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a. Incident to reversion:  Where the right of entry is incident to a reversion the general rule today is that it passes with the reversion. Thus if a landlord sells his interest in property, and assigns the leases he holds, the assignee may retake the premises in situations where the original landlord could have done so. Moynihan, p. 108.

b.  Not incident to reversion:  Where a right of entry is not incident to any reversion, however, alienability may be somewhat more restricted.

i. Inter vivos transfer:  At common law, such a right of entry could not be conveyed inter vivos.

ii. Present-day split:  Today, most states continue to treat a right of entry unaccompanied by a reversion as not transferable inter vivos. A minority, however, have enacted statutes permitting such a transfer, either in all cases or at least where a breach of the condition has already occurred. Powell, Par. 282, pp. 249-52.

iii. Devise and descent:  On the other hand, in most states a right of entry without a reversion is devisable and descendible. Moynihan, p. 109. See Rest., §164, Comment a; §165. A minority of states maintain the traditional rule that the right of entry is neither descendible nor devisable.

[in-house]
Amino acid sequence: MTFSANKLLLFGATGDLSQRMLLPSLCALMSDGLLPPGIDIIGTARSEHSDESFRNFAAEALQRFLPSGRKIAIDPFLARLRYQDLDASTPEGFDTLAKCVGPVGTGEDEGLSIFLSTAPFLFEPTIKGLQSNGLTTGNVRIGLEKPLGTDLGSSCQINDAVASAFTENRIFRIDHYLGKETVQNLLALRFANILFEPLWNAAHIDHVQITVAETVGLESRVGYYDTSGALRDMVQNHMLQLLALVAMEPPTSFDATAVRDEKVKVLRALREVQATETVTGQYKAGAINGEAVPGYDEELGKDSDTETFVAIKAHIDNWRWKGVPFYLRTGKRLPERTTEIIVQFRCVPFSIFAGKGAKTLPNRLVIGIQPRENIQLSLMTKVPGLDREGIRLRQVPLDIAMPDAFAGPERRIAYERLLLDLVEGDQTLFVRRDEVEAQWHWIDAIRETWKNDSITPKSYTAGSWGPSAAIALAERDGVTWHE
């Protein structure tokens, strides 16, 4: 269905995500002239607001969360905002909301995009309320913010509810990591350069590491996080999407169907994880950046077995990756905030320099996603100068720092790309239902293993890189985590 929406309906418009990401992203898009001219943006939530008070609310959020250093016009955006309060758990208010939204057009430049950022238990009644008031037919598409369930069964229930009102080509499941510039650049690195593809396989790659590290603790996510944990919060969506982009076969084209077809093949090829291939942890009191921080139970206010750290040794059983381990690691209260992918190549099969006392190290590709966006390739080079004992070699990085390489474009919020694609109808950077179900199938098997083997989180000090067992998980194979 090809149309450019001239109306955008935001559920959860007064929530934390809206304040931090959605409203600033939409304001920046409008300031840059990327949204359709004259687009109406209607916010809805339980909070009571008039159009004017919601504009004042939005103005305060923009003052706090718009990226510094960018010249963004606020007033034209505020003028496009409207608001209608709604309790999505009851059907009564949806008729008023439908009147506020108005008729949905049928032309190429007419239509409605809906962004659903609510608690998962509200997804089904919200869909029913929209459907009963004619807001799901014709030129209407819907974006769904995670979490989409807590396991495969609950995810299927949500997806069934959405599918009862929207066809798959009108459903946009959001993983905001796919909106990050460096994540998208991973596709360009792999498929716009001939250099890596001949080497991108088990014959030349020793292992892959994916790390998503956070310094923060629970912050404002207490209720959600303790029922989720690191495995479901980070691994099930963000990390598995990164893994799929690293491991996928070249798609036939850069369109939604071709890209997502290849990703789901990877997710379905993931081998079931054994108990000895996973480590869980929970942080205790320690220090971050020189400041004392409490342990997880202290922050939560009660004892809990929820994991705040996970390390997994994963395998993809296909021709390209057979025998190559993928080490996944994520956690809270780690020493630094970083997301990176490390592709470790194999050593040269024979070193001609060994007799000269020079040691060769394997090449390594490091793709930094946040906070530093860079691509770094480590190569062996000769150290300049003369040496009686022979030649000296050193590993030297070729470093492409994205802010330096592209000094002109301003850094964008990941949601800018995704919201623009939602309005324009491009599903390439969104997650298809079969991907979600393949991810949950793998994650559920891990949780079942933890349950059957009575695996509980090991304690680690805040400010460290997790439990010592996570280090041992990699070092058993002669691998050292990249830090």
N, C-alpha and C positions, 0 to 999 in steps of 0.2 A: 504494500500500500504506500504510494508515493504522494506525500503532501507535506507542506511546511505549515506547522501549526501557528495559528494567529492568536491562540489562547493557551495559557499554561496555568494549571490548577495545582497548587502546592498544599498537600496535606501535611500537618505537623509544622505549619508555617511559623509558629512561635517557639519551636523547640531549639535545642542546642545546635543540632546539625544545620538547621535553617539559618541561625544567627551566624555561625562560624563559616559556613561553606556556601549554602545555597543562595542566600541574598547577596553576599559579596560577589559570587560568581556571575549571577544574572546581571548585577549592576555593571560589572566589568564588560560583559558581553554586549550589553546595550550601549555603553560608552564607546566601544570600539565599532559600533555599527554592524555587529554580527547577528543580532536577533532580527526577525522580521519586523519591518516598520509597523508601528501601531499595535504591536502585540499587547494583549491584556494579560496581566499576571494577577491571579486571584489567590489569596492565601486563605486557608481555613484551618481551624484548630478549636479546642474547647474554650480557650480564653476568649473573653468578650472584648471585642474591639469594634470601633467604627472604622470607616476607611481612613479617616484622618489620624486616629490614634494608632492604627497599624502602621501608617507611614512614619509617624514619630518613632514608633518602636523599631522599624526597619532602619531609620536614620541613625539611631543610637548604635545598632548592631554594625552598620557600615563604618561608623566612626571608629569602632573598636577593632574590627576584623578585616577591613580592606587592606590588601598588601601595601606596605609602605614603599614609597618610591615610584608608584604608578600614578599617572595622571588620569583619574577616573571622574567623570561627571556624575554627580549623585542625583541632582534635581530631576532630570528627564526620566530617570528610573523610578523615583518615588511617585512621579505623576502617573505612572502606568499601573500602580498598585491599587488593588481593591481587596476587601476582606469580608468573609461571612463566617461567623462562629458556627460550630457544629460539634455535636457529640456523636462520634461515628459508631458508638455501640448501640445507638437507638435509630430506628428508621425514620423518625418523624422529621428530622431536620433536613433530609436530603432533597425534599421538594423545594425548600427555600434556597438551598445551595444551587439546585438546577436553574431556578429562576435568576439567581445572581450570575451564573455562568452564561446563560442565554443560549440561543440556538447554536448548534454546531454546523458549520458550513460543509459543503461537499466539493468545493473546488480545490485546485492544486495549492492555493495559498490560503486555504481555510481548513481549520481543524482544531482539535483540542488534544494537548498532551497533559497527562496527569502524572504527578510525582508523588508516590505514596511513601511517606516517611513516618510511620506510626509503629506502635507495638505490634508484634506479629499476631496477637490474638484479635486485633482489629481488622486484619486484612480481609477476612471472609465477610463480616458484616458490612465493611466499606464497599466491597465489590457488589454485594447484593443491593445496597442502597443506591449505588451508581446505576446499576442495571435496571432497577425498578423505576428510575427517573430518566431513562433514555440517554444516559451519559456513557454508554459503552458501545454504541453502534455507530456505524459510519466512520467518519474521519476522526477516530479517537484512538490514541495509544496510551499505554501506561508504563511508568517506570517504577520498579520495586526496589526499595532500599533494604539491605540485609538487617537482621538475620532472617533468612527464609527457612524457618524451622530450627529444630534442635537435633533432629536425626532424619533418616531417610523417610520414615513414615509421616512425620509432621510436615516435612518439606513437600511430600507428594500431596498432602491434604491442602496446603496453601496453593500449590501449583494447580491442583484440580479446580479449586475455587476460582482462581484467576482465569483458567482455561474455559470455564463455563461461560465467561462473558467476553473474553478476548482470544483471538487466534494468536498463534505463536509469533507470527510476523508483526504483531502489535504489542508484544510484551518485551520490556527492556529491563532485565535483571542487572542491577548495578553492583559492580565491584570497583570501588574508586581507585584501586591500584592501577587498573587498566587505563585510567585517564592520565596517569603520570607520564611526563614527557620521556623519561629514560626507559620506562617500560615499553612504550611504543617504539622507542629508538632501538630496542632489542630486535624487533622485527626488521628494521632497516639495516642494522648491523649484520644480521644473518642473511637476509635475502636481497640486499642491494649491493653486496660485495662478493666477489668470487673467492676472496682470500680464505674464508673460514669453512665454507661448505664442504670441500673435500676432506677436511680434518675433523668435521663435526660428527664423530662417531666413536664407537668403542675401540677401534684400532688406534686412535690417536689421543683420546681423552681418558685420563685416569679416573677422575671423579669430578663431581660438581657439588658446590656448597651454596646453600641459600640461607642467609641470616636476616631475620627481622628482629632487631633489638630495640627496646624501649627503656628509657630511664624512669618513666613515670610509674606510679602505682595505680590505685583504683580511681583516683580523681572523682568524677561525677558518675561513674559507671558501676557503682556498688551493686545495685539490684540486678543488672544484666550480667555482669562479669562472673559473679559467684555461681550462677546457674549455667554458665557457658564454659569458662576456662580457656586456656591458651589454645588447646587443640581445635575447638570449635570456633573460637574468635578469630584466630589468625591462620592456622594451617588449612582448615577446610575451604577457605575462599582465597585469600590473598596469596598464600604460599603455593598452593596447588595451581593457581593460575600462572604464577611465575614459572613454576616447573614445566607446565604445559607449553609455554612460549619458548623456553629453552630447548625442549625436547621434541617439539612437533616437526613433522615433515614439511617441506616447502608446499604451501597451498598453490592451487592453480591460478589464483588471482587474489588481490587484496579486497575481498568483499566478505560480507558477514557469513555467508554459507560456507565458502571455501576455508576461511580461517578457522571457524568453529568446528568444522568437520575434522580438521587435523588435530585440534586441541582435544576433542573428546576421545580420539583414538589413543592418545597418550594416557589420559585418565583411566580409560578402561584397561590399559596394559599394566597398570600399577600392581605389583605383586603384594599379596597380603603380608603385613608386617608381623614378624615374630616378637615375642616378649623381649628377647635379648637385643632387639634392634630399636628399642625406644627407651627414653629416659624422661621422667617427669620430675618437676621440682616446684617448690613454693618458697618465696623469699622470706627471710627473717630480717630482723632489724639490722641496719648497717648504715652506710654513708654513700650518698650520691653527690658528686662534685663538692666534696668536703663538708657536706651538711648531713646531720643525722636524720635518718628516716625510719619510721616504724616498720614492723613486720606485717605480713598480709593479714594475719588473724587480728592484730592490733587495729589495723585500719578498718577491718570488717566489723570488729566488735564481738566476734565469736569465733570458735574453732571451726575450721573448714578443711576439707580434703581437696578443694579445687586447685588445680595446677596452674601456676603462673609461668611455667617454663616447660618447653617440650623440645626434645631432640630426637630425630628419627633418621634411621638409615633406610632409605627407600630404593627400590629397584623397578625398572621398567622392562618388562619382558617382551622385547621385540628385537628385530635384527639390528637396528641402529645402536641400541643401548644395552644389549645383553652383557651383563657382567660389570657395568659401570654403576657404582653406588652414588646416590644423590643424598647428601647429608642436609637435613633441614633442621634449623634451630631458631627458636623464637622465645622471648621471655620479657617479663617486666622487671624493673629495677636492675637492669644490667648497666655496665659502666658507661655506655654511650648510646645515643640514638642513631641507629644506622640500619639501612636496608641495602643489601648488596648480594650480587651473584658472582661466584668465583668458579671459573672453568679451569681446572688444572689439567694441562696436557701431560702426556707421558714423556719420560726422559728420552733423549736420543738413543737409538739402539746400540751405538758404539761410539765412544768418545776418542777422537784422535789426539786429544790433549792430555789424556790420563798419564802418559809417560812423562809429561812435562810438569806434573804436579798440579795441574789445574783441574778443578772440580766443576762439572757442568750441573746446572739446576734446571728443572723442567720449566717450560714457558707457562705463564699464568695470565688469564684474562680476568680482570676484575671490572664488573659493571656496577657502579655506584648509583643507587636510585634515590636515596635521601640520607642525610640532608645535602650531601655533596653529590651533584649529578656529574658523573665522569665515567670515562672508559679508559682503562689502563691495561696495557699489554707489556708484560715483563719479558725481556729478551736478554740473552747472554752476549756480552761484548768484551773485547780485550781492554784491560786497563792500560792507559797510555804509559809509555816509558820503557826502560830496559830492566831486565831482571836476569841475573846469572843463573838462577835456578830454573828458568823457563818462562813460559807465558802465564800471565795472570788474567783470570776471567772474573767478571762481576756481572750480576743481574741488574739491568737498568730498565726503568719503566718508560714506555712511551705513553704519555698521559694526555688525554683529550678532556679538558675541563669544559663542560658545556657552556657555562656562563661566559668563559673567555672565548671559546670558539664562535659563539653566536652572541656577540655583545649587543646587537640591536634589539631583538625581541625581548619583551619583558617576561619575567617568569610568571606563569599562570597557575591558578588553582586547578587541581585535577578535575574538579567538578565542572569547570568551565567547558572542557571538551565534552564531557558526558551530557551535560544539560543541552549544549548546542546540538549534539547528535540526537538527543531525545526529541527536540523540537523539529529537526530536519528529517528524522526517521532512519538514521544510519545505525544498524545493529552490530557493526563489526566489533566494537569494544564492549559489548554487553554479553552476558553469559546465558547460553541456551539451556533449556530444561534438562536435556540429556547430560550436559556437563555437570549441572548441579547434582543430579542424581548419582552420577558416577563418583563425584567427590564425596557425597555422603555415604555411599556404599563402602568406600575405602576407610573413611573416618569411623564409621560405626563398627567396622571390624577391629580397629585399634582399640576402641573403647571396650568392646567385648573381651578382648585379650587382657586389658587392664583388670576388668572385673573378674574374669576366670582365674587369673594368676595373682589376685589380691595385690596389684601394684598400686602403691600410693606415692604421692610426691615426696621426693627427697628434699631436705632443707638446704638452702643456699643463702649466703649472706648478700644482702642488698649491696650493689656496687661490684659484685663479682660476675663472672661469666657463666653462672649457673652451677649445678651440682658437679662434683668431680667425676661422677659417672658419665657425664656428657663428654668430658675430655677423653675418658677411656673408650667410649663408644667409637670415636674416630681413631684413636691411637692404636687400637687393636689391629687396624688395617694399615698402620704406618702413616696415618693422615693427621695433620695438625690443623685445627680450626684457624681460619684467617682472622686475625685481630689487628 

D. Executory interests:  The possibility of reverter and the right of entry are both defined as to belong to the grantor, rather than a third person. However, under modern law, an interest similar to a fee simple determinable, or to a fee simple subject to a condition subsequent, can be created that gives a third person an interest comparable to a possibility of reverter or to a right of entry. In such a case, the present interest is called a “fee simple subject to an executory interest,” and the third party has an executory interest. See the further discussion of this topic infra, p. 89.


A. Reversions generally:  A reversion is created when the holder of a vested estate transfers to another a smaller estate; the reversion is the interest which remains in the grantor. See Rest. 2d (Donative Transfers) §1.4, Comment c.

Example:  A holds a fee simple absolute in Blackacre. He conveys “to B for life.” A has retained a reversion, which will become possessory in A (or his heirs) upon B’s death.

1. No reservation needed:  It is not necessary that the grantor specifically reserve a reversion in himself. As long as the estate conveyed is legally smaller than the grantor’s original estate, he retains a reversion. Thus in the above example, A retained a reversion even though nothing to this effect was stated in the grant, since a life estate is smaller than a fee simple.

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